2020 Broadside Poetry Prize Winner - Ruminate Magazine

2020 Broadside Poetry Prize Winner

December 14, 2020

Ruminate Magazine is thrilled to share with you the winners of the 2020 Broadside Poetry Prize! The winning pieces were selected by our final judge, Kristen George Bagdanov. You can order the limited edition Broadside here!

Winner: "Gladiolus" by Michael Dechane

Michael Dechane received his MFA in poetry from Seattle Pacific University in 2018. His poetry has most recently appeared or is forthcoming in Image, Southern Poetry Review, Tar River Poetry, Ekstasis, Apalachee Review, and elsewhere. His poem “Jake’s Parade” was selected as a finalist in Atlanta Review’s 2020 International Poetry Contest. He is currently working on his first full-length poetry collection, featuring work that explores the landscape and many oddities of his home state. A native of Odessa, Florida, he currently resides in the Netherlands. He says, "Writing poems is one of the ways I try to keep up friendships with the dead and the dying, as well as all of us living and longing to burst into being even more alive. I write poems as an excuse to be curious, a means of learning, and most of all—to create places where we can make meaning together." Read more about his recent publications and creative collaborations at michaeldechane.com/poetry.

 

The judge Kristin George Bagdanov writes, 

This poem is not a still life but a still, life. It is a delight in decay not to glorify it but to consider how it is a condition of living. “Gladiolus” asks us to see withering as a transformation that produces new colors and redefines what we perceive as edges. To see the radical possibilities for living that remain dormant when we view death as life’s antithesis. These potentialities must be given space to bloom and attention to be seen, demanding new language to articulate their “multiplying opacities.” A beautiful poem well suited to this season when the diminishment of life is brightly stitched through every living thing.

 

 

Honorable Mention: “A Kind of Lightining” by S. Yarberry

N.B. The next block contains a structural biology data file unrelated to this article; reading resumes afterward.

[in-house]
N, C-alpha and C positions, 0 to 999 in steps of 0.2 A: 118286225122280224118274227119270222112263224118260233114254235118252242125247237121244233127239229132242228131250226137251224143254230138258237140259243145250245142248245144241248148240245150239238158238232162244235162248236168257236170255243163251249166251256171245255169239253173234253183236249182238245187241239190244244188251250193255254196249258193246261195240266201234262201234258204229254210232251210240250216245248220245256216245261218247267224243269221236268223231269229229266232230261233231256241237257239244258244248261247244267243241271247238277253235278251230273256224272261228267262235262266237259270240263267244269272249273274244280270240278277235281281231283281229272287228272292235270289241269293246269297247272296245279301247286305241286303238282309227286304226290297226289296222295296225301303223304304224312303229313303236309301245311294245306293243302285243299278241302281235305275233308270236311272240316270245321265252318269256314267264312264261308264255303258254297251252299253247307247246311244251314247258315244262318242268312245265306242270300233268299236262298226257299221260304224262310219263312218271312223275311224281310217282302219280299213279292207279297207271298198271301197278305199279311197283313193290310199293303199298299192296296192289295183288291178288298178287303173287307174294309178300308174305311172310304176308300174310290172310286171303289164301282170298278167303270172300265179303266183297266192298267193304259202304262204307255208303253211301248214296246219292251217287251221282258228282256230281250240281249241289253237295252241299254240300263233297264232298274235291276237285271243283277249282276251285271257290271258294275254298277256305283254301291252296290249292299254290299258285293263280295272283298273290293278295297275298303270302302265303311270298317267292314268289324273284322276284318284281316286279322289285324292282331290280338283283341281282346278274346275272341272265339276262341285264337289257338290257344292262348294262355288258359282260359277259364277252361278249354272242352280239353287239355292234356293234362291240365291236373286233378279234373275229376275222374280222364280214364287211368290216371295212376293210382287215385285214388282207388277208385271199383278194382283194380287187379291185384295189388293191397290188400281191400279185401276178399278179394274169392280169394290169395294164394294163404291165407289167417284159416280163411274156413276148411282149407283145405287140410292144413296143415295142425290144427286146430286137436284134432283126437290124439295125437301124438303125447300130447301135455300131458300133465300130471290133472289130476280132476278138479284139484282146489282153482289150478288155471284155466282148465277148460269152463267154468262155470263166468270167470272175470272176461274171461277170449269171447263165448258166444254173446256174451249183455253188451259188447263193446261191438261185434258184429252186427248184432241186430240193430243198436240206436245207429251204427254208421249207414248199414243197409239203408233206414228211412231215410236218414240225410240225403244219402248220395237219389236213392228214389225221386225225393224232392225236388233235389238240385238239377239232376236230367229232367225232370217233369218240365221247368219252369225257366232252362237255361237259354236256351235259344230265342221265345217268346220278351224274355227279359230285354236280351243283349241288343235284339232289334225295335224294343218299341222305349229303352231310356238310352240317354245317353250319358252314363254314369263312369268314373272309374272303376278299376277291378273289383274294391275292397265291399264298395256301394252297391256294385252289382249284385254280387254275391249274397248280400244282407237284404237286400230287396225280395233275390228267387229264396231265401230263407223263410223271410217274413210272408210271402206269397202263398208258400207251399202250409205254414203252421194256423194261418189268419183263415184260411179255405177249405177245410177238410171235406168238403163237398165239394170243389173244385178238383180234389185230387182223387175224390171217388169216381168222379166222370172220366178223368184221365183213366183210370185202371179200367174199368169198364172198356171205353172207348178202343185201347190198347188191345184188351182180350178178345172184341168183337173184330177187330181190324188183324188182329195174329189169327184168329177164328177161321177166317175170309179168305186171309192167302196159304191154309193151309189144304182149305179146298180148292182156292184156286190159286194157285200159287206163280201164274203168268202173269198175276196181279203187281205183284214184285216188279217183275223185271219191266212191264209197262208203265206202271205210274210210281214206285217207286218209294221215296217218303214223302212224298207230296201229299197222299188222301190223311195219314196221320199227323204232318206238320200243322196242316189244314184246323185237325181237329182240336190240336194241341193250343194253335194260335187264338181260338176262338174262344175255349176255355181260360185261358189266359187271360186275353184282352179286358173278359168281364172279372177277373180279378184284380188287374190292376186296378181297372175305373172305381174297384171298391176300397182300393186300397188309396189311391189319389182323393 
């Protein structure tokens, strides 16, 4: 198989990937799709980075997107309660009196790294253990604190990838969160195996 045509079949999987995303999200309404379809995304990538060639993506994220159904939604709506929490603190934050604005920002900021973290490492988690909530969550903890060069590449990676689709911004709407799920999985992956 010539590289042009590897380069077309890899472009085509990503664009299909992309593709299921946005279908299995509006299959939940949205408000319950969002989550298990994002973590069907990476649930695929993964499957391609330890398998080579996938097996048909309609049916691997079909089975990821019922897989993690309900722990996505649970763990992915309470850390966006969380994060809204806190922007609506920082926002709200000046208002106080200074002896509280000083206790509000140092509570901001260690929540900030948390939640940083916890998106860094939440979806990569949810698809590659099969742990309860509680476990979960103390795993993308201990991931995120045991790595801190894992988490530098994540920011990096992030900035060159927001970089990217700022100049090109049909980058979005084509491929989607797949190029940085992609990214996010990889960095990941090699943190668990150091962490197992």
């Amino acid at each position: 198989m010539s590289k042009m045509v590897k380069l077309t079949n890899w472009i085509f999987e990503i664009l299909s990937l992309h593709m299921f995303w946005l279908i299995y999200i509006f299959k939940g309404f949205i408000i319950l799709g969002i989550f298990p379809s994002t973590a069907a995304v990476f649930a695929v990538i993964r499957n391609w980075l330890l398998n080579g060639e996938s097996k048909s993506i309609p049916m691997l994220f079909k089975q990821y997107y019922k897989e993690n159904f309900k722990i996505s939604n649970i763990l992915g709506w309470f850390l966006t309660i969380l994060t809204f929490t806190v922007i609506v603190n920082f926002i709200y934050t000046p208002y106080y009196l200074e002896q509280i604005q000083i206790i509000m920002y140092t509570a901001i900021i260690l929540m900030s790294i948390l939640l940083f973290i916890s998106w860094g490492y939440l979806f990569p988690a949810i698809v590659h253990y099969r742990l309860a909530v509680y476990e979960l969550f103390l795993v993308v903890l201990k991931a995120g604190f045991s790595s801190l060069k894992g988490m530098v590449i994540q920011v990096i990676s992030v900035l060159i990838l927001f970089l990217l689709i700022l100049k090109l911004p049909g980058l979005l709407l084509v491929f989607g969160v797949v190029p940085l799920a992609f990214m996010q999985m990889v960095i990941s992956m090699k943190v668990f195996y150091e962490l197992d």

Finalists:

"On Buoyancy and the Loss of the Ability to Worry" and "Pasta Maker" by Janine Certo

"Fly Casting" by Nadine Ellsworth-Moran

"Elijah on Mt. Carmel" by Kristina Erny

"Memento Mori: Purple Orchid" by Jennifer Franklin

 "The Artist’s Father, Reading “L’Événement" Paul Cézanne, 1866" by Adam Gellings

"The Supposition that Bodies Can Be Imagined" by Anna Leahy

"Icy Grey Things" by Susan Lorenzo Blayer

"Shadowboxing" by Christopher Louvet 

"The Stream" by Stelios Mormoris

"‘Ata, 1966" by Jeremy Paden

"The Cold" by Emily Portillo

"Equinox and All" by Lisa Rosenberg

"The Heraclitus Effect" by Claire Rubin

 "Gifts for the Sultan" by Mark Stevick 

"Perseids" by Crystal Stone

"Carapace" by Catherine Turnbull

"Geronticide" by Anthony Warnke 

"Bananas in Isolation" by Rex Wilder



Leave a comment

Comments will be approved before showing up. We don't allow comments that are disrespectful or personally attack our blog writers.


Also in The Waking

Ett tyst år / A silent year
Ett tyst år / A silent year

June 15, 2021

When we dream, the contours of our memories are rarely sharp. 

Read More

Love
Love

June 08, 2021

The problem with Love, Carla likes to pronounce at random intervals, slicing the otherwise long silence of the sessions, is that it is the domain of science, of We can build you into Love.

Read More

Upon Learning My Uncle Doug Had Been Married and Divorced Before He Died: A Dialectic
Upon Learning My Uncle Doug Had Been Married and Divorced Before He Died: A Dialectic

June 01, 2021 1 Comment

They'll tell you, go to college, but mostly, they don't mean to study; they mean for the M.R.S. degree. They'll tell you, what—you thought it was free?

Read More